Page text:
17 May, 2021

Wadi cultivation: A fruitful proposition

Farmers diversify their crop basket to gain additional sources of income and financial security with the efforts of CInI, an associate organisation of the Tata Trusts

Protecting fruit trees from pests
Protecting fruit trees from pests
Protecting fruit trees from pests
Protecting fruit trees from pests

Hanibai Ishwar Padvi is a resident of Survani village in Nandurbar, Maharashtra. She is a marginal farmer and owns 2.6 acre of land. Until a few years ago, she practiced traditional farming and planted traditional crops like sorghum, maize and gram. However, these crops did not yield enough income to take care of her family’s basic necessities, pushing the family slowly and inexorably into poverty each year. The five-member family’s income was only INR 30,000 per annum up until 2017. Prosperity smiled on Hanibai when Collectives for Integrated Livelihood Initiatives (CInI), an associate organisation of Tata Trusts, implemented the Tribal Development Fund Wadi Programme in the village, which she soon joined.

The Tribal Development Fund is a programme supported by NABARD for plantation of fruit orchards (mango with guava) on 1 acre of land. The plantation is done on otherwise unused land (due to undulating topography), to help farmers optimise their resources and income, to lift themselves out of poverty. The orchard plantation also helps in protecting natural resources and the environment.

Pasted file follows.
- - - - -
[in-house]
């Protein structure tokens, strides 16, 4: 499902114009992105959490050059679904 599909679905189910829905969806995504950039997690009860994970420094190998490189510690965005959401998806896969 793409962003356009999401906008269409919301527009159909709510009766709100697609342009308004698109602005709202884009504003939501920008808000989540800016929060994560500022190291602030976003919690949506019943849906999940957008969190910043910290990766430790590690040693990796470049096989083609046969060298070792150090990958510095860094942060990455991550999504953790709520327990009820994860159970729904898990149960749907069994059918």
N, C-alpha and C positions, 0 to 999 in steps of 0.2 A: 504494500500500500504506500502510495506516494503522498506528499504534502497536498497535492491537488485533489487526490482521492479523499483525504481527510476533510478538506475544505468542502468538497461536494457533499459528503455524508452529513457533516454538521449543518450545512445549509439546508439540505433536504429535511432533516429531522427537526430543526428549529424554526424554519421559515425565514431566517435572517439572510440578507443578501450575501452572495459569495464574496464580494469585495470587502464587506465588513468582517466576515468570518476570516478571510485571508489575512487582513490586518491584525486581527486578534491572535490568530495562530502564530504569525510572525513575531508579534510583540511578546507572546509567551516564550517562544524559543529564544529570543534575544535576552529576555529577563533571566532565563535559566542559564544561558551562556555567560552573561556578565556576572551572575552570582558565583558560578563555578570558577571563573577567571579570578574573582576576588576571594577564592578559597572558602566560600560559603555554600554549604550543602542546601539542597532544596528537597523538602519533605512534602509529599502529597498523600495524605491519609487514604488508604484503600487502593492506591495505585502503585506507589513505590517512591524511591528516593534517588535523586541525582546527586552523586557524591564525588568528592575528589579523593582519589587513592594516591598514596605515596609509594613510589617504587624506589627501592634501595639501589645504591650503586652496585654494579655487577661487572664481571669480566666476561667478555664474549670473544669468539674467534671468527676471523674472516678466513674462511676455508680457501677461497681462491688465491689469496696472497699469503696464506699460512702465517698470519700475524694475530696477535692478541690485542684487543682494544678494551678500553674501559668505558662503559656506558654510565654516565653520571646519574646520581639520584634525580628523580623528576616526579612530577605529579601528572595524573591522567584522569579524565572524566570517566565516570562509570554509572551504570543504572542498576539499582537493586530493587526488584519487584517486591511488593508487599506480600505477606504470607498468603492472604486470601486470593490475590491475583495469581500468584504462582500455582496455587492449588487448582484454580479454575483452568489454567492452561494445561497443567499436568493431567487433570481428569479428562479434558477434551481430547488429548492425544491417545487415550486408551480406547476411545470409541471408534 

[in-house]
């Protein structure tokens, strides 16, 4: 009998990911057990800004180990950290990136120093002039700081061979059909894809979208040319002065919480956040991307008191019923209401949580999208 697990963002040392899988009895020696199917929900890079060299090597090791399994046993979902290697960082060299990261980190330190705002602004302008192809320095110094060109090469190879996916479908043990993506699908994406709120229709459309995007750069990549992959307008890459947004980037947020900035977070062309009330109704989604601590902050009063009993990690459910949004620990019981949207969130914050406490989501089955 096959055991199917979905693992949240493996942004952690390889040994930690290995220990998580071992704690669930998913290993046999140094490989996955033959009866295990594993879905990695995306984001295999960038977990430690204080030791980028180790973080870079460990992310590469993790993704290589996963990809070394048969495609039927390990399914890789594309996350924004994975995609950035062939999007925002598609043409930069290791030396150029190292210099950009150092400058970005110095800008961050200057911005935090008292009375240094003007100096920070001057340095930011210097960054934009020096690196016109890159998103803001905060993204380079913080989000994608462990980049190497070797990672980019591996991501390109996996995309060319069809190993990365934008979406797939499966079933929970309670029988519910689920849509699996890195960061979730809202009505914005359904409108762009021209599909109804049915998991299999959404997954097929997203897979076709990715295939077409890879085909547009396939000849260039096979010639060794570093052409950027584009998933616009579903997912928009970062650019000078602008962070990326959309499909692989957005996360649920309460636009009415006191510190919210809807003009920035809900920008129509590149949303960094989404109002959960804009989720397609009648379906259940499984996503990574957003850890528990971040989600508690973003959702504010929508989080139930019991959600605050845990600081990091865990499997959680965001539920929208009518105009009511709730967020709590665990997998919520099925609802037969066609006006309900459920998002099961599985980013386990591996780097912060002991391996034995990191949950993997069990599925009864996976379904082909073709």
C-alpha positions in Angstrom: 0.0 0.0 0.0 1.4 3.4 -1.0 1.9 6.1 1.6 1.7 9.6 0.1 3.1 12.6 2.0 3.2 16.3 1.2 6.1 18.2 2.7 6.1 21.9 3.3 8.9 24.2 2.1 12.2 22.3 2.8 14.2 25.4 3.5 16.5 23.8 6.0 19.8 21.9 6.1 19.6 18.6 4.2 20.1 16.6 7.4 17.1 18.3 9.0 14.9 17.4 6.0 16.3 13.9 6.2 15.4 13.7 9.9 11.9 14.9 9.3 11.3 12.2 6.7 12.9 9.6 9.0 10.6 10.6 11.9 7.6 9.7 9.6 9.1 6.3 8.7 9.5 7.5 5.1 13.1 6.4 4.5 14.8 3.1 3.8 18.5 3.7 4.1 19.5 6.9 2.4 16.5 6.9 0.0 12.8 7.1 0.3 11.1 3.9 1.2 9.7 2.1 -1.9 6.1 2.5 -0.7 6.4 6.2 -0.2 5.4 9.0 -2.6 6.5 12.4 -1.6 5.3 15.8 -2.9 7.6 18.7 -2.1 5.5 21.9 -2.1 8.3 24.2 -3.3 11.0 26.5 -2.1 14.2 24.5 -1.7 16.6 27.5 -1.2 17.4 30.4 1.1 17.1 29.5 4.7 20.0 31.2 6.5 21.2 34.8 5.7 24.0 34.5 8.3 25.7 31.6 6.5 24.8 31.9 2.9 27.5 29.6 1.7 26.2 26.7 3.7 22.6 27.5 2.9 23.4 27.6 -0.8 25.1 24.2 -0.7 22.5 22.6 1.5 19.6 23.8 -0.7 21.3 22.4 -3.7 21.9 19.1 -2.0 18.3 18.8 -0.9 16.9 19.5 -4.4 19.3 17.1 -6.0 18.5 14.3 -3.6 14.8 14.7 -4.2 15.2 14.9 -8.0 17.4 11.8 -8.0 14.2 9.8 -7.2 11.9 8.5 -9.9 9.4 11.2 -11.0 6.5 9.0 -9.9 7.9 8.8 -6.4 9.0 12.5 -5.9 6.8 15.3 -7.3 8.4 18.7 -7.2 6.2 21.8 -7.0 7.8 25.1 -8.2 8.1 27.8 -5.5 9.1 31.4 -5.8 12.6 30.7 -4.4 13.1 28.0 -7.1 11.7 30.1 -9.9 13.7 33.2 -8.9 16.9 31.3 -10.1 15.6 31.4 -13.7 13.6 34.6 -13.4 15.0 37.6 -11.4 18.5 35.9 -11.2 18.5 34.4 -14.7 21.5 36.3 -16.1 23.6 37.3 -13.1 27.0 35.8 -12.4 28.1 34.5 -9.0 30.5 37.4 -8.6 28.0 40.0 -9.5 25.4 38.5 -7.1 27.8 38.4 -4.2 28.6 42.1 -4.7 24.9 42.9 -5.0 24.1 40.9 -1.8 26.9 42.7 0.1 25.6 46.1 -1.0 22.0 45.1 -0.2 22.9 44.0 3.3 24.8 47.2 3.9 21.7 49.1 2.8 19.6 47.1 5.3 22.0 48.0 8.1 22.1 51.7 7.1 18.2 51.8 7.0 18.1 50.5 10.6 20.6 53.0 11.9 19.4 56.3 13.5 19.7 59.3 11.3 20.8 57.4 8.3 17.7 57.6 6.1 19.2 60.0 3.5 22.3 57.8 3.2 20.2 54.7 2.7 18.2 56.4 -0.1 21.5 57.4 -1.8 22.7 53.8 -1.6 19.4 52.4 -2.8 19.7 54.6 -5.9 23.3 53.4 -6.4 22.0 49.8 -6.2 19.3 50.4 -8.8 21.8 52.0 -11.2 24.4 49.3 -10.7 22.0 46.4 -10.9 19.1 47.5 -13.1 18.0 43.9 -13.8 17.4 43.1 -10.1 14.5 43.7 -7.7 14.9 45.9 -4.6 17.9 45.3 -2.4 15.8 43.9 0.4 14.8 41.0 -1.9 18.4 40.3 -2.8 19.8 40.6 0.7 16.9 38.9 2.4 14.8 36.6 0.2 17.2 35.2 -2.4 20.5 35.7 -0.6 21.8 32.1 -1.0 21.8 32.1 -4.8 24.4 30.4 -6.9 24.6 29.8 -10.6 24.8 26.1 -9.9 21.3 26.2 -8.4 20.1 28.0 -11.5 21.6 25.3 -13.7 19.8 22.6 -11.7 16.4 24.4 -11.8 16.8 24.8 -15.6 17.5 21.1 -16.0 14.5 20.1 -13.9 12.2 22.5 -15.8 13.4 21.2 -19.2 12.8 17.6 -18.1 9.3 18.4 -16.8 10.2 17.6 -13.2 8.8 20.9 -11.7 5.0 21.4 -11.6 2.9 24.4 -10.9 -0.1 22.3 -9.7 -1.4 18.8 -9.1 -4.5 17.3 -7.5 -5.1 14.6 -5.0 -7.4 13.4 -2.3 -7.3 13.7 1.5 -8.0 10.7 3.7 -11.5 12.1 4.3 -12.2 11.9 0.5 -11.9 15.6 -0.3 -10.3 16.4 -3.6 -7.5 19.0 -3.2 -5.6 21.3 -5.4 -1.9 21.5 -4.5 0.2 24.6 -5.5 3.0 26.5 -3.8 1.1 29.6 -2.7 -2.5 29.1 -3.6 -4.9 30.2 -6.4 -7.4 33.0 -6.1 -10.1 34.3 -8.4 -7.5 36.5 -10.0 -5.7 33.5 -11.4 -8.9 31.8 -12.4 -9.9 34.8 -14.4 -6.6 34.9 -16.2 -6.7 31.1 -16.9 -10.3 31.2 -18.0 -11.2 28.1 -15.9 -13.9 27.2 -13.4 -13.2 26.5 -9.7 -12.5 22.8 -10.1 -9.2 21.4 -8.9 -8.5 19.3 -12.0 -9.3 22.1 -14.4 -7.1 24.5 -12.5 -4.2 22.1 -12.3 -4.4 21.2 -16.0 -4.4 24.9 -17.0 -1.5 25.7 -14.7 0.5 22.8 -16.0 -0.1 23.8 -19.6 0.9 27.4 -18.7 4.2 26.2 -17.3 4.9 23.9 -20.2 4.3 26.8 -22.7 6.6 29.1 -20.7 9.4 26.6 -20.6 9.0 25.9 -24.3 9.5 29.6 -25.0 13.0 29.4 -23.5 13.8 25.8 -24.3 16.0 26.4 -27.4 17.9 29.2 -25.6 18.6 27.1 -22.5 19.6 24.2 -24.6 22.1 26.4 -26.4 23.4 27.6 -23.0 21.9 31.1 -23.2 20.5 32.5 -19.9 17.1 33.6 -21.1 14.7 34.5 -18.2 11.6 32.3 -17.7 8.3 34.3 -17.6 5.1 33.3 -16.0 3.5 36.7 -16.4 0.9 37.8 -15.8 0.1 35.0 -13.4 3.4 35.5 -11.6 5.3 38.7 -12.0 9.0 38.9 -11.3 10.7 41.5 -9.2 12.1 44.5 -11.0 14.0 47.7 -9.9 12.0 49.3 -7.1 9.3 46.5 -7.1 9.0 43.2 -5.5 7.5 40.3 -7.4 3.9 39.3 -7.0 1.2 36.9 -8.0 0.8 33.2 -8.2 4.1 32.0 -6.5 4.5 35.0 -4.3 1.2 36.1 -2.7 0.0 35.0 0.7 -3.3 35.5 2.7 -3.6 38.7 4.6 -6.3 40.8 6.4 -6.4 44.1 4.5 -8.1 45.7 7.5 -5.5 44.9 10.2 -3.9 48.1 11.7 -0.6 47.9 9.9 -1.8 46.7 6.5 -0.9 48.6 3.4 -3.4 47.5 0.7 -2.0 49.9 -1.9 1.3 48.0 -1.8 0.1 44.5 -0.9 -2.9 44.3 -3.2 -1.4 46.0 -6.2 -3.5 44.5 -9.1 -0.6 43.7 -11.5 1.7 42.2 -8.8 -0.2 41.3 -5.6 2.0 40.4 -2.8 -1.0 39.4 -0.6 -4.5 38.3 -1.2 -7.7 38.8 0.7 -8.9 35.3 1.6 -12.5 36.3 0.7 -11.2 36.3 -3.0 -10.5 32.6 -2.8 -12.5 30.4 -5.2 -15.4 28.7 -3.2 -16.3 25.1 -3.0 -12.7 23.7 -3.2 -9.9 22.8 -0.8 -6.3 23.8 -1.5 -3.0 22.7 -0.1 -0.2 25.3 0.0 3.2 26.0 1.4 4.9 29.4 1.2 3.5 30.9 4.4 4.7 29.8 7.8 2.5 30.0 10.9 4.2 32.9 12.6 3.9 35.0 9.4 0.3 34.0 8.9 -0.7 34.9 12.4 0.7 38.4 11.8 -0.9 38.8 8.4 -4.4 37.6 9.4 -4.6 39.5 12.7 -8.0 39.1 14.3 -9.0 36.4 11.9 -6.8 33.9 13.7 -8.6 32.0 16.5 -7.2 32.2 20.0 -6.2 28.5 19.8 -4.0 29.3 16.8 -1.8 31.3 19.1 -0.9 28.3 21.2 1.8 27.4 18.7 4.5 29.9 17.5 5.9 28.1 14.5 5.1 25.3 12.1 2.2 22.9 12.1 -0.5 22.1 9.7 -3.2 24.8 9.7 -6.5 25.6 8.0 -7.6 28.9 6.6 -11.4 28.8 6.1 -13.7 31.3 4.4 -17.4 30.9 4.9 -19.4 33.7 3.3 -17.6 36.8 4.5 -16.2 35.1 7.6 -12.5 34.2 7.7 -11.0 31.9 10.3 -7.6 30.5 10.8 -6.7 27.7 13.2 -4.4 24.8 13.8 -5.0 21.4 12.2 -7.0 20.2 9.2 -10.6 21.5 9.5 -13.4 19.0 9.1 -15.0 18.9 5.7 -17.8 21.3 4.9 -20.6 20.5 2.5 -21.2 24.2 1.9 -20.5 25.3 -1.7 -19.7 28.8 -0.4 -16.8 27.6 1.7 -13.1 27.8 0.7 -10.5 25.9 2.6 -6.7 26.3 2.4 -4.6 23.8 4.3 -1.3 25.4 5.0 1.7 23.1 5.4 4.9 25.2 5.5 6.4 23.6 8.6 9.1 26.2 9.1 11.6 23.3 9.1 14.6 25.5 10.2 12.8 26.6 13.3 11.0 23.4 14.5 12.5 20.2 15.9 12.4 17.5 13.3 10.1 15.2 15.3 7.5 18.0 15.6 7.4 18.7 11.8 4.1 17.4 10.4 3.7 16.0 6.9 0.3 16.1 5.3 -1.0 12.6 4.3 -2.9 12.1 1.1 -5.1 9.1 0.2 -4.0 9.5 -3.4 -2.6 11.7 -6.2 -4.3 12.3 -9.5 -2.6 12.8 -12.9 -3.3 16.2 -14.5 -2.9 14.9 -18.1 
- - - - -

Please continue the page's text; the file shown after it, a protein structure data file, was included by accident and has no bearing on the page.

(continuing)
Hanibai actively participated in training sessions on agriculture conducted by the programme team and exposure visits to other farms to learn improved farming practices. In June 2017, she started cultivating a wadi (an orchard) in an acre of land. With support from the Tribal Development Fund Wadi Programme, she was able to plant 40 mango trees of the kesar variety and 20 guava trees of the L-49 variety.

A change in direction

In 2018-19, after attending a few training sessions on methodical agriculture practices, she gained confidence and decided to cultivate vegetables in the wadi as intercrops. She started with tomato and brinjal in 0.1 acre of the open field area of the wadi. She harvested the crops for two seasons, earning around INR 12,000.

With the steady growth and success in vegetable cultivation, Hanibai's approach towards agriculture changed. She invested more time and effort into enhancing it and began precision farming with the improved practices taught during the training sessions. She installed drip irrigation and adopted mulching technology in 0.5 acre land with support from the programme team. She cultivated seasonal vegetables and fruits like tomato, chilly, brinjal, cabbage and watermelon in both kharif and rabi seasons. Hanibai was able to earn INR 86,546 just from the sales of vegetables and fruits from the 0.5 acre of her land — setting a strong example of resilience and consistency for everyone around her. She reinvested part of the additional income saved in fencing her field with barbed wire to protect her crops from being eaten and trampled on by wandering cattle.

The wadi model has worked well for Hanibai and 999 more farmers in Nandurbar, Maharashtra. It has helped them diversify their crop basket and income sources. The model has also helped enhance their socio-economic condition and pulled them out of the slow slide to poverty.